India’s Manufacturing Growth Moderates In July
India’s manufacturing activity improved at a slower pace in July on the back of moderate growth in output, new orders and employment. The activity had improved at the fastest pace in the year so far in June.
The Nikkei India Purchasing Managers Index fell to 52.3 in July, from 53.1 in the previous month, according to a statement by IHS Markit that compiles the index. A reading below 50 indicates contraction in activity, while a number above it signals expansion. Manufacturing activity in the country has remained above the 50-point-mark for the twelfth consecutive month.
“The recent improvement in Indian manufacturing conditions lost some impetus in July, however, the sector continued on a steady expansionary path, as production and new business rose at marked rates,” said Aashna Dodhia, economist at the research firm. The index reading was the second strongest since January, only a little behind the June figure.
Input cost inflation eased from June’s multi-year high, noted IHS Markit in a statement, adding that it was broadly in line with the series trend. Participants in the PMI survey cited steel and crude oil among the key items that got dearer. “It will be reassuring for policy makers to see input cost inflation easing from June’s near four-year high,” Dodhia added.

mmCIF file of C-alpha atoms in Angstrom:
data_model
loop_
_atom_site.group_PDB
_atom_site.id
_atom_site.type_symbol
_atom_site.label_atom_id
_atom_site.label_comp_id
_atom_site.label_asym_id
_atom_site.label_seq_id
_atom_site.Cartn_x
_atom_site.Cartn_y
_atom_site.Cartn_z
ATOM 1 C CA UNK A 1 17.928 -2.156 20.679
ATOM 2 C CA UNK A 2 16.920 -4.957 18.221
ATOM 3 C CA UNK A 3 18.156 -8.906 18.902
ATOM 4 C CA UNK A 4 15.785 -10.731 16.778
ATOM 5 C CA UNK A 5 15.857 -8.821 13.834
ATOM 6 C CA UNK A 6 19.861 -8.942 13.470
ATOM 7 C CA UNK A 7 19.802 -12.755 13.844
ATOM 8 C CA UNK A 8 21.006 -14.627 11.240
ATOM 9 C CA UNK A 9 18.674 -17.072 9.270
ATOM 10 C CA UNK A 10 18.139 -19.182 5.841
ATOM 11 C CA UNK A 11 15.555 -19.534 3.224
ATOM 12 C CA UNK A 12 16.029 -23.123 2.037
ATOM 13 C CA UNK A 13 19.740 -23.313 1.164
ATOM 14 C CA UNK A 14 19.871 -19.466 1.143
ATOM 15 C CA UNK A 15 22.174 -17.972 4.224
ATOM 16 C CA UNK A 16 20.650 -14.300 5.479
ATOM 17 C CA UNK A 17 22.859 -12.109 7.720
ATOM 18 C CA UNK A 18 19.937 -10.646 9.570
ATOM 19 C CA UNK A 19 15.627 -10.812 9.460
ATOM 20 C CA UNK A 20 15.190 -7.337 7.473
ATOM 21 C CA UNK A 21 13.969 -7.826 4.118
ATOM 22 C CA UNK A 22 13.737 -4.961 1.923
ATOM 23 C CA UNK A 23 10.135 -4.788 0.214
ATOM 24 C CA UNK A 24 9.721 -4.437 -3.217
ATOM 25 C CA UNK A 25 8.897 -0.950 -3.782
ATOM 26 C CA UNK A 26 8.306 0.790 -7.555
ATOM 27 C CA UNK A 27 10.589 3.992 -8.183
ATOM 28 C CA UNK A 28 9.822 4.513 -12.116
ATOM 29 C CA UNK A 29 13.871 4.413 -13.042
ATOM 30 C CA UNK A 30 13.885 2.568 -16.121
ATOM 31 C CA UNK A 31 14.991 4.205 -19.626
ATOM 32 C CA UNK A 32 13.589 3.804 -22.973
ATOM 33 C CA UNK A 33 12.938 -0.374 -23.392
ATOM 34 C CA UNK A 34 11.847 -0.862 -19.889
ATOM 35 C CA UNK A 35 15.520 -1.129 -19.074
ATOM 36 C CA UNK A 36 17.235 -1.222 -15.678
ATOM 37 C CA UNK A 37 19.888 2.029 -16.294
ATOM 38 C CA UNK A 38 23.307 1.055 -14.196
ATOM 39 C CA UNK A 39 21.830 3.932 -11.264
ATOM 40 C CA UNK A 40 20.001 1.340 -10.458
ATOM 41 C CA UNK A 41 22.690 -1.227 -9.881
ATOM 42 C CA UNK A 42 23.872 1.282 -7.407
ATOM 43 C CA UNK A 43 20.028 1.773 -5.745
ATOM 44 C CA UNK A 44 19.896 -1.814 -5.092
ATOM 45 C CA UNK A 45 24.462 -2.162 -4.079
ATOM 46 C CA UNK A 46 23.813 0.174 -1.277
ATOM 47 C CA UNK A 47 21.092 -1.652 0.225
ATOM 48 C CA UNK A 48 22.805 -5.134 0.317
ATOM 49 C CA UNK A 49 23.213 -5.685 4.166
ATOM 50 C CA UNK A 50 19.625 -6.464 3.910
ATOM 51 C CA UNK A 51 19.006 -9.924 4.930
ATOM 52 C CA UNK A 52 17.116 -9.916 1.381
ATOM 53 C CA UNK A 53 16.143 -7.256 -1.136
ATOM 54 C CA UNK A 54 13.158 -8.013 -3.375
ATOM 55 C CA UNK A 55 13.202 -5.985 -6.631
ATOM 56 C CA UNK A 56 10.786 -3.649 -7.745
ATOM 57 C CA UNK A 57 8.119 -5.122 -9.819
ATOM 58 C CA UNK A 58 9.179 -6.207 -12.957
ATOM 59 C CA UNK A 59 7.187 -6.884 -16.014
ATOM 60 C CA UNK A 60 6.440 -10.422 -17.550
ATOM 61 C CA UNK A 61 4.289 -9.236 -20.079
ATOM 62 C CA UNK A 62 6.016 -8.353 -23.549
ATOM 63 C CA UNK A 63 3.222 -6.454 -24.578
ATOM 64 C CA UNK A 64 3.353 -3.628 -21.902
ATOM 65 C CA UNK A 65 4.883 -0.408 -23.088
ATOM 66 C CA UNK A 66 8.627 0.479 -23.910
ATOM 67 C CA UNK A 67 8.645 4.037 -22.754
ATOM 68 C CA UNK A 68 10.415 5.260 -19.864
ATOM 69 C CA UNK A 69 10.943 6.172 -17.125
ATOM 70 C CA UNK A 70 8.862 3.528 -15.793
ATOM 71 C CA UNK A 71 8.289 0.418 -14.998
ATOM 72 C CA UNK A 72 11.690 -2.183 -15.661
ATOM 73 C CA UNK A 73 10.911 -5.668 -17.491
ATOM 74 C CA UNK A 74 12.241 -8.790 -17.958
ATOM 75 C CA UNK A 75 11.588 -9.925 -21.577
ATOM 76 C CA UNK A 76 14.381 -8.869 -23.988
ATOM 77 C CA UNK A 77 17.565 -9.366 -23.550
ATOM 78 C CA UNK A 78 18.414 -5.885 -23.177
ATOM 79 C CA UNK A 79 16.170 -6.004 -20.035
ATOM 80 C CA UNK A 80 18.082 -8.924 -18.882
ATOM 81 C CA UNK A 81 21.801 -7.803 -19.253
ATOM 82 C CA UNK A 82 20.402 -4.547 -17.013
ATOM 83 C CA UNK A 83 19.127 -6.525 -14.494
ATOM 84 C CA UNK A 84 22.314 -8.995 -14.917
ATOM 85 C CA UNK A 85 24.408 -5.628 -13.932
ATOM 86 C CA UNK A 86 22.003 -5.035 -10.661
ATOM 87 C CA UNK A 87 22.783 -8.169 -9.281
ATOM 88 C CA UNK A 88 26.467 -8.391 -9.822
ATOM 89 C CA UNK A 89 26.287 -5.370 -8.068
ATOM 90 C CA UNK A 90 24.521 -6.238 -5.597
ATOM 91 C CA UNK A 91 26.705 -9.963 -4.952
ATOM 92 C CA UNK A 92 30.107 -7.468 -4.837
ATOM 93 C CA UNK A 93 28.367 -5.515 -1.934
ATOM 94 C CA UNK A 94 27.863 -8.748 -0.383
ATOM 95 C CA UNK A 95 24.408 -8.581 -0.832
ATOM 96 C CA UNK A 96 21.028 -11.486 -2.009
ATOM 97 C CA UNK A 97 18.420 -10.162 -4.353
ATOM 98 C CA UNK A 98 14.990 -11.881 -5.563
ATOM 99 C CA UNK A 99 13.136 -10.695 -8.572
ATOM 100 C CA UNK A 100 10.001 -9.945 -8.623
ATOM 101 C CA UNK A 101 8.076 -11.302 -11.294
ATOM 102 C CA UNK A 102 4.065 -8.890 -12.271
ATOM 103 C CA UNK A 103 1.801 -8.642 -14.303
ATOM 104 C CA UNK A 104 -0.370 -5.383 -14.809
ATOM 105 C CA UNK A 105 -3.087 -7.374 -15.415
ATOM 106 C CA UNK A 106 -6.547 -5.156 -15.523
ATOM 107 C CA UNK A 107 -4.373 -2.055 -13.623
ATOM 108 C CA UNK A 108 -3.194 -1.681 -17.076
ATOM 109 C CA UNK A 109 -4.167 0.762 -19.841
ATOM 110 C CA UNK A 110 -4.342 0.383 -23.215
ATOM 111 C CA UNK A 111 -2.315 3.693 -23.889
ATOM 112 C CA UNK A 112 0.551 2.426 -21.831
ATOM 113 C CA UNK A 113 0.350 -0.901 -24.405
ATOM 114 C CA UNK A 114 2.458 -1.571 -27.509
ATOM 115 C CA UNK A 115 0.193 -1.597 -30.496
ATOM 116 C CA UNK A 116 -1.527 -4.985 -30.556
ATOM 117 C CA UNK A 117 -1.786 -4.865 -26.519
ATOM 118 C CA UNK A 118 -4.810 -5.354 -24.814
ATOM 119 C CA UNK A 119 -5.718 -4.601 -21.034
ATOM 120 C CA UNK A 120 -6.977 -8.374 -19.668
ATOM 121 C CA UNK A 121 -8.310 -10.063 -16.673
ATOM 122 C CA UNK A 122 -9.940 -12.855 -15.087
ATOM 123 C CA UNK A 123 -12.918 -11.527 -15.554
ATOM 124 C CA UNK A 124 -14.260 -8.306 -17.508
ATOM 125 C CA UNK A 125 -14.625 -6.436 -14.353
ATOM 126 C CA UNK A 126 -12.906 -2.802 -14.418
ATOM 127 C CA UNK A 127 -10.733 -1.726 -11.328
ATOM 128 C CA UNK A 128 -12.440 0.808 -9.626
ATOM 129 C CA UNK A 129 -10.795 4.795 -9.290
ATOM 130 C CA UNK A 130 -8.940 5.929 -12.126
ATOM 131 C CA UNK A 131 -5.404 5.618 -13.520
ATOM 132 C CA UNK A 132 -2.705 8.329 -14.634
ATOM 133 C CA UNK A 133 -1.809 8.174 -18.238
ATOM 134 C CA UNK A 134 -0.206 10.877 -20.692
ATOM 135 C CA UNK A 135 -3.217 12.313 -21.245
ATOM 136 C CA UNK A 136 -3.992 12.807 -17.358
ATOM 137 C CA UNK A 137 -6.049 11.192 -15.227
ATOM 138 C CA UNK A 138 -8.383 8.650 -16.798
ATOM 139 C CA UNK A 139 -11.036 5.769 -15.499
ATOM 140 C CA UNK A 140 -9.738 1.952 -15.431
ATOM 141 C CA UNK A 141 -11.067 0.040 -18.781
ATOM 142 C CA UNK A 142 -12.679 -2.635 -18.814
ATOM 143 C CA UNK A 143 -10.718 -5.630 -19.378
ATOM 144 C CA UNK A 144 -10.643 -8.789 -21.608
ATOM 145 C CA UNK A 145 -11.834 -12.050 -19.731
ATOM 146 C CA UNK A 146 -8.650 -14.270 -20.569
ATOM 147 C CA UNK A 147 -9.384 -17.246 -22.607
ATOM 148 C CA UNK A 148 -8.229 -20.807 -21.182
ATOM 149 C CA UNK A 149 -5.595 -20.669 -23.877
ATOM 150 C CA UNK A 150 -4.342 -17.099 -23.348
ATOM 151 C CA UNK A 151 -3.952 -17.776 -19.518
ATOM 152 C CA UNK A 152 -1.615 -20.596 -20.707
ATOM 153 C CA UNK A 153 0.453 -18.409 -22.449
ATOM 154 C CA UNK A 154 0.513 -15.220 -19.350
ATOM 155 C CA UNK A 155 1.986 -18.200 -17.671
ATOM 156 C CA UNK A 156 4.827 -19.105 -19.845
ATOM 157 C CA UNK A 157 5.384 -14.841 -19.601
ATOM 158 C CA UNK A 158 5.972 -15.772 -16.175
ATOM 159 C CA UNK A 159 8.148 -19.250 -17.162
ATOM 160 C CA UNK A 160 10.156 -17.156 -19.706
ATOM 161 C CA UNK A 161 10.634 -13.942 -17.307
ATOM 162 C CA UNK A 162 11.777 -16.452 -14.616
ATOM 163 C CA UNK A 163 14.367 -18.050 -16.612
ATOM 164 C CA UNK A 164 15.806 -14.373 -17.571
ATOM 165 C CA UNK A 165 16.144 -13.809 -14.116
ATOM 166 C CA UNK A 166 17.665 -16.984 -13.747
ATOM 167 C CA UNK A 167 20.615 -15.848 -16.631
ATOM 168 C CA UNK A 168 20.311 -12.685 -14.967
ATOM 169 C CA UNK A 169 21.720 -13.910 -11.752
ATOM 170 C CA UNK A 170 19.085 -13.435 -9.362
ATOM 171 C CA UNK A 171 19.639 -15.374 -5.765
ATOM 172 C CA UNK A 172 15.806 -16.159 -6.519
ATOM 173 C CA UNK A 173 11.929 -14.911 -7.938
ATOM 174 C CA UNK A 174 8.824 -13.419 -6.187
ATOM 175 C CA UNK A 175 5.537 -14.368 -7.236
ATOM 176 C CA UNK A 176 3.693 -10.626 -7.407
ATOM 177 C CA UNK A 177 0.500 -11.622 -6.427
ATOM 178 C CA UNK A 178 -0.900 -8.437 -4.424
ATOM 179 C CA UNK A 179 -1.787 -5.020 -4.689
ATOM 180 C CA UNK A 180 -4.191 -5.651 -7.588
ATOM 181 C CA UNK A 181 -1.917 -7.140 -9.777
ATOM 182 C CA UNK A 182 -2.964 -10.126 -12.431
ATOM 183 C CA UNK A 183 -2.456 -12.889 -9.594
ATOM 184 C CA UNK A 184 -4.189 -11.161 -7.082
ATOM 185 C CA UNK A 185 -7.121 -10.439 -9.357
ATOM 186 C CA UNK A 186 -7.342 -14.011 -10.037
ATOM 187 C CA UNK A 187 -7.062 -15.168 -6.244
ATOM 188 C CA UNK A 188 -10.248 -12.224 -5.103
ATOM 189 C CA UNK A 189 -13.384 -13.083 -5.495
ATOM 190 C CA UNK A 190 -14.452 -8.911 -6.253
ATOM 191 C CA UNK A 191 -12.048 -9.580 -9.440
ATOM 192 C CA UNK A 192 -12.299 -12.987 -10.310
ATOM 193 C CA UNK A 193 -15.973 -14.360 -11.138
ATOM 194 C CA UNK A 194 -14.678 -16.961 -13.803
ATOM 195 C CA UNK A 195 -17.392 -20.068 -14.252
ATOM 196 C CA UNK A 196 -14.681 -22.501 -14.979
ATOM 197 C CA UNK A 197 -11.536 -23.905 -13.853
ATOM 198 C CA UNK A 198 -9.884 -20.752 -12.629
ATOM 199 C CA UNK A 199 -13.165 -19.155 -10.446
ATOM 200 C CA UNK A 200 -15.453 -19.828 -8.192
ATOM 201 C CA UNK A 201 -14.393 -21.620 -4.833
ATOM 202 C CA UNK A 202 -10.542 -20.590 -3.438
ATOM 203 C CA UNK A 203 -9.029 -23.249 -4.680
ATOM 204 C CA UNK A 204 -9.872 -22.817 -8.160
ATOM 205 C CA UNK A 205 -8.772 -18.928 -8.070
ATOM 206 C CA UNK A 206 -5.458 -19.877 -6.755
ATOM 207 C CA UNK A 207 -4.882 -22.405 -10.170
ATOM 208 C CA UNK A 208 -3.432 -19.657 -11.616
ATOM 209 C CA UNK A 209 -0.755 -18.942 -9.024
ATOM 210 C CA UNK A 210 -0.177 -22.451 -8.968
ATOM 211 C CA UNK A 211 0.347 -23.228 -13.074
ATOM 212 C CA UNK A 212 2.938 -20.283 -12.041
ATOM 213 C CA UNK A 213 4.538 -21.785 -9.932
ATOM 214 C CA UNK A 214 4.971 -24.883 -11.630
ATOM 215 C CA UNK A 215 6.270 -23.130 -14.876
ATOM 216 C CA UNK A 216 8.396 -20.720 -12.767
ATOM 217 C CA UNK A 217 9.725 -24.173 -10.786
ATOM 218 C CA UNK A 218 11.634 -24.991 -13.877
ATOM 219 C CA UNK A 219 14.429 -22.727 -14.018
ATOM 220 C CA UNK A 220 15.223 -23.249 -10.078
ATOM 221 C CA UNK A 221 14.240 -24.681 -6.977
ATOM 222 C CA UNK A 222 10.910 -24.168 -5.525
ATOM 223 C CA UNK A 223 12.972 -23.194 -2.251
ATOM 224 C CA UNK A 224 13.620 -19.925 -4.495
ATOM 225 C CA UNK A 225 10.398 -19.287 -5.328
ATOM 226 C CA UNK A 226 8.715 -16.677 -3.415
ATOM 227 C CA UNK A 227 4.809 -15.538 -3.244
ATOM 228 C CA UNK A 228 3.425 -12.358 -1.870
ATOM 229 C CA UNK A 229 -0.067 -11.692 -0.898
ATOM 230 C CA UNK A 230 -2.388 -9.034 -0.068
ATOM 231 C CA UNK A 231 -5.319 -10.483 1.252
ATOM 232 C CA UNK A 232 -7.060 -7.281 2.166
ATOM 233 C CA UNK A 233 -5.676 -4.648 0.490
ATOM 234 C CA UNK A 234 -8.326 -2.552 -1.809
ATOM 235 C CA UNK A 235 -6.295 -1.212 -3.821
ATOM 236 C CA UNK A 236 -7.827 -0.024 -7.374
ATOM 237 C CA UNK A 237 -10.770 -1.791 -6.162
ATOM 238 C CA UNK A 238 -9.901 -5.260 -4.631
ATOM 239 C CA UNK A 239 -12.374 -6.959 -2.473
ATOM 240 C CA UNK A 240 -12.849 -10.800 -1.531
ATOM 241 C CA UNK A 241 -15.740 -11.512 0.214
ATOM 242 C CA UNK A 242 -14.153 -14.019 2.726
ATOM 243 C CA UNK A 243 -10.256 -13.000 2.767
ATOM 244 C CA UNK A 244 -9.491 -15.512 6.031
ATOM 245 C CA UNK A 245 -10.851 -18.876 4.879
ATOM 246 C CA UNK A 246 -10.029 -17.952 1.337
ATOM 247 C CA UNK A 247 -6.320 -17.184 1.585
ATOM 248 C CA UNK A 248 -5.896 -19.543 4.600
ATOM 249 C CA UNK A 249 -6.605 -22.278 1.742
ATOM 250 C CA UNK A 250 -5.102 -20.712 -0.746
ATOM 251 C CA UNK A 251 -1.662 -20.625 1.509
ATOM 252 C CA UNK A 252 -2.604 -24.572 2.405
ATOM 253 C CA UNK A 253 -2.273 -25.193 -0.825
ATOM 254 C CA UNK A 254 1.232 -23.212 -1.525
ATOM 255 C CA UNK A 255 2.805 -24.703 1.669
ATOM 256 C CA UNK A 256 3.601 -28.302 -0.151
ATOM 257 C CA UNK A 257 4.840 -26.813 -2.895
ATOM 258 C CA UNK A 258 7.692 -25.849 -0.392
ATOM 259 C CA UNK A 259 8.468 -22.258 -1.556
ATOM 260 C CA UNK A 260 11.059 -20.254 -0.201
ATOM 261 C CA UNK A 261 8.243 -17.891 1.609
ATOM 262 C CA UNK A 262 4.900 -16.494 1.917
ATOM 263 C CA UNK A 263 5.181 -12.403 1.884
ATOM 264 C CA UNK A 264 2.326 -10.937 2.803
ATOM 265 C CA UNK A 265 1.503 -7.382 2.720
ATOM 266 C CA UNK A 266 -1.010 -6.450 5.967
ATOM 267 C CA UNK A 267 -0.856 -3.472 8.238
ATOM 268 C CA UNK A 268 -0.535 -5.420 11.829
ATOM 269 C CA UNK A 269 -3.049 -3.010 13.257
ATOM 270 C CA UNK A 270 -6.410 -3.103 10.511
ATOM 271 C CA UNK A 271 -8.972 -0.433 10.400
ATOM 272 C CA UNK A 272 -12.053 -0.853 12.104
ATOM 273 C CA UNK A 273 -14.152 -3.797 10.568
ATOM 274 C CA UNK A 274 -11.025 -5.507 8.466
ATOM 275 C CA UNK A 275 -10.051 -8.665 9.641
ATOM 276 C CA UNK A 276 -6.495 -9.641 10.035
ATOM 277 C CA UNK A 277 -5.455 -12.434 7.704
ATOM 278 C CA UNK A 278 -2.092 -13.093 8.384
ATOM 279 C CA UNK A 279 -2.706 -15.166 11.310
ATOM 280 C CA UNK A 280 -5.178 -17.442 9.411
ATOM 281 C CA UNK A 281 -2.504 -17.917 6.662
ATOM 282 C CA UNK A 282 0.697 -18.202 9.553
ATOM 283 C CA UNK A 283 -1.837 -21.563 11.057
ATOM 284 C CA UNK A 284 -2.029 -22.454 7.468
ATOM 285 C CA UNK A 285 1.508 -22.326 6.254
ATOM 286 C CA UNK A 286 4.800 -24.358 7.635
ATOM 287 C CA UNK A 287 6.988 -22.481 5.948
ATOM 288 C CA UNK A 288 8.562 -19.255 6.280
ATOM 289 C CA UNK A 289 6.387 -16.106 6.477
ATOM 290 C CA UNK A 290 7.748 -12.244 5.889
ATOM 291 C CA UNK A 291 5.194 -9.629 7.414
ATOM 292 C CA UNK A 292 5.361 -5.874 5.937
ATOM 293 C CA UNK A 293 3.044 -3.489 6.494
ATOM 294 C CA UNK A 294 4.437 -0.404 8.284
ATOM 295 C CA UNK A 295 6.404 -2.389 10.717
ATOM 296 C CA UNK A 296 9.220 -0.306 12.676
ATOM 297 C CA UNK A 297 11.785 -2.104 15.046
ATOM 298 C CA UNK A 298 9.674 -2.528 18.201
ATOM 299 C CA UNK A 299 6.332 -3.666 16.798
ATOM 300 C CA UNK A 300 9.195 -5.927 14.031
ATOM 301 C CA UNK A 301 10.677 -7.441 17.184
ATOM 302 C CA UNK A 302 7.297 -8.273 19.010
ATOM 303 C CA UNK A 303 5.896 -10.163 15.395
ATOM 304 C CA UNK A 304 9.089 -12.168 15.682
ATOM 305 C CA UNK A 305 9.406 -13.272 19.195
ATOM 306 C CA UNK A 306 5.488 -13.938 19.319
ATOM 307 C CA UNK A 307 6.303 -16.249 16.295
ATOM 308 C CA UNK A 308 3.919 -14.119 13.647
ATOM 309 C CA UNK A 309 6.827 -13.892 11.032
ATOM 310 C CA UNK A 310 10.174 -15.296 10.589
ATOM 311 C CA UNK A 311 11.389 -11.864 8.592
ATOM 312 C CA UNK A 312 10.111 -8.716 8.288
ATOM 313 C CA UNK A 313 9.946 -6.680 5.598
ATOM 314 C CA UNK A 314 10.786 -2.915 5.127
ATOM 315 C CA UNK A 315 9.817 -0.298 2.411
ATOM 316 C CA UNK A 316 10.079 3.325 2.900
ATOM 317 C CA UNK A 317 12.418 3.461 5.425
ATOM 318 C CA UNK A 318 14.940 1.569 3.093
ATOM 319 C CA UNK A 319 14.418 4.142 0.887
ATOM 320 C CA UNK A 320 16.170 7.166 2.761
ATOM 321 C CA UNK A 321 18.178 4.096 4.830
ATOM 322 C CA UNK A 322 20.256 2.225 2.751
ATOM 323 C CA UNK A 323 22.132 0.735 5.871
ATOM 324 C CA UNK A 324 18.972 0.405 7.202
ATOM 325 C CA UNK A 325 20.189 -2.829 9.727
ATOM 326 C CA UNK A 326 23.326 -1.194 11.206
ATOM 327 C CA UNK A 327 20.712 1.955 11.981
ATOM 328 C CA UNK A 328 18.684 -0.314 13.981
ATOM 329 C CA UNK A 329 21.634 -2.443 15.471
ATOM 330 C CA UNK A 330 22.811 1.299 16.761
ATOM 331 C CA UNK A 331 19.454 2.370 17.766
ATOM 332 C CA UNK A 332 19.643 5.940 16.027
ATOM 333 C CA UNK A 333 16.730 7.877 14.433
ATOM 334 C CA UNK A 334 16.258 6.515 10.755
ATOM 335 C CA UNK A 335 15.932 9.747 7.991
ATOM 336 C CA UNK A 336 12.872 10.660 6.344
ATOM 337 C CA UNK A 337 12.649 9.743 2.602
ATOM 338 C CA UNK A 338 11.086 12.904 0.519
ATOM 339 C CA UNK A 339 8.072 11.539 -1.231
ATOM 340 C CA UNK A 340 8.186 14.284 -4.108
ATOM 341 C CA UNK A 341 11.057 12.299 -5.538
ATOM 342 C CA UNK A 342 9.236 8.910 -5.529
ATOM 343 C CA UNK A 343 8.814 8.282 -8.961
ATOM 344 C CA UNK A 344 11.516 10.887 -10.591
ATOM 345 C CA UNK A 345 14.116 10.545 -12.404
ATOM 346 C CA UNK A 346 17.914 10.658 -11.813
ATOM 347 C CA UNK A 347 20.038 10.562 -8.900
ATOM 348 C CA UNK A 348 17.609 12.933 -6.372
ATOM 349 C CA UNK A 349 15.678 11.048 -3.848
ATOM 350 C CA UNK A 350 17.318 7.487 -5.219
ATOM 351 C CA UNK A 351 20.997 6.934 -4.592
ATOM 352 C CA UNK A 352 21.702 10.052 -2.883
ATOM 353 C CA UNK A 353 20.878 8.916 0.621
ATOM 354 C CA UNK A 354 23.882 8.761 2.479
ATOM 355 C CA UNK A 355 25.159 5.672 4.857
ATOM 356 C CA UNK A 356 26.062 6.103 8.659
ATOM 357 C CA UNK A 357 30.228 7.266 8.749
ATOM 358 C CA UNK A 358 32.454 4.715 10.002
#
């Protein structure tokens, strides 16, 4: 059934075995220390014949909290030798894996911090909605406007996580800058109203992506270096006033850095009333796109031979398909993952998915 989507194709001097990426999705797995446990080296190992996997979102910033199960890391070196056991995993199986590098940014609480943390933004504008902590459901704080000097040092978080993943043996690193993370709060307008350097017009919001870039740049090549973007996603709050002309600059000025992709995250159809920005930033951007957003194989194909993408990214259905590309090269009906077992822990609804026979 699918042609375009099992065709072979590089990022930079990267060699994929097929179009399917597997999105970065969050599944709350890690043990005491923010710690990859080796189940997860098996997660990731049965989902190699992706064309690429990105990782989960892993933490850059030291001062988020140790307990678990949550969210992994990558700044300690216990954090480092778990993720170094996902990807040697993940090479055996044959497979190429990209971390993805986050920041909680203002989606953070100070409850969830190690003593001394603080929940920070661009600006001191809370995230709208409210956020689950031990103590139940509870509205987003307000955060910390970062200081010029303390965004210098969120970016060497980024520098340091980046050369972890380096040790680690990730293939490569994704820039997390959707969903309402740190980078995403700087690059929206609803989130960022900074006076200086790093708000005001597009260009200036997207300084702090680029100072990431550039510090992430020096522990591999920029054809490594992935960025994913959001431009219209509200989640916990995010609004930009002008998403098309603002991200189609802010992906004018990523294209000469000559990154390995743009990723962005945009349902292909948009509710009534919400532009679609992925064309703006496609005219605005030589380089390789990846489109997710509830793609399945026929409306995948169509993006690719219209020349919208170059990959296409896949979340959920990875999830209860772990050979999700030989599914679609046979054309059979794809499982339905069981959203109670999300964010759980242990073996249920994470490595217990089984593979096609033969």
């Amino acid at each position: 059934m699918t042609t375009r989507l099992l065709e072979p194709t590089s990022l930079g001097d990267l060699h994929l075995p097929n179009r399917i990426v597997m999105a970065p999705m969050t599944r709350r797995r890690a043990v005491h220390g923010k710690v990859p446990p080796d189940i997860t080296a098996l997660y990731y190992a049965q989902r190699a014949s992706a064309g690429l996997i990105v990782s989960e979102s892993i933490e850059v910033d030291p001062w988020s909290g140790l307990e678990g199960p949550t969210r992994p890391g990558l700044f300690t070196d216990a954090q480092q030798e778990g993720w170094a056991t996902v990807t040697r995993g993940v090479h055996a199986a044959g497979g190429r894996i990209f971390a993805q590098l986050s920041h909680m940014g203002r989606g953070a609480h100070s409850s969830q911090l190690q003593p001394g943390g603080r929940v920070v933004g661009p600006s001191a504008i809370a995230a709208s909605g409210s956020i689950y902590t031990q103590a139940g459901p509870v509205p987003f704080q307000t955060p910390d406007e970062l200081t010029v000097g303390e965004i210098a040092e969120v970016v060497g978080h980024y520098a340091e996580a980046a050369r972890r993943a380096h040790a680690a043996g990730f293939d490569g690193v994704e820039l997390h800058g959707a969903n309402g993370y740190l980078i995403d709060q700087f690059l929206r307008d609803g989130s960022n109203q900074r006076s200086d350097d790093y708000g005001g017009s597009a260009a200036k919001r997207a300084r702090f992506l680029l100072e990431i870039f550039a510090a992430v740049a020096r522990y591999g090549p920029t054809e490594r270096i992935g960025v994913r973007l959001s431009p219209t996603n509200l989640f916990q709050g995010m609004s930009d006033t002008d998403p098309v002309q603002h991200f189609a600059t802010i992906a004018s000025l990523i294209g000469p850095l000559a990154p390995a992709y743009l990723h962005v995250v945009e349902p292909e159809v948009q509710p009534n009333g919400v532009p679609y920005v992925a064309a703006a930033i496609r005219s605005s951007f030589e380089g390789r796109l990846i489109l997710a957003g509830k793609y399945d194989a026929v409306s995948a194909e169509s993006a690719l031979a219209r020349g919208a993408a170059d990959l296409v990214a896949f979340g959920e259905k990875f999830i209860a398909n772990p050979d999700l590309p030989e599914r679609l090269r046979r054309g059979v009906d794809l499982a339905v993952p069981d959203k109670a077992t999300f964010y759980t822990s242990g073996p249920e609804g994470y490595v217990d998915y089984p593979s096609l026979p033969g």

Despite easing from June’s six-month high, survey participants cited strong underlying demand conditions as the reason for the pick up in manufacturing activity. New orders from the overseas markets also rose for the ninth consecutive month. “Business sentiment towards the 12-month outlook for output strengthened to a three-month high,” the statement added.
Anecdotal evidence pointed to favorable market conditions, said the IHS Markit statement. As a result, manufacturing firms also raised their staffing levels for the fourth month in a row, albeit at a marginal pace.
IHS Markit recently downgraded its forecast of real GDP growth to 7.1 percent in (FY) 2018, reflecting rising headwinds to expansion, including high oil prices, large capital outflows from emerging markets, and tighter domestic monetary policy.Aashna Dodhia, Economist, IHS Markit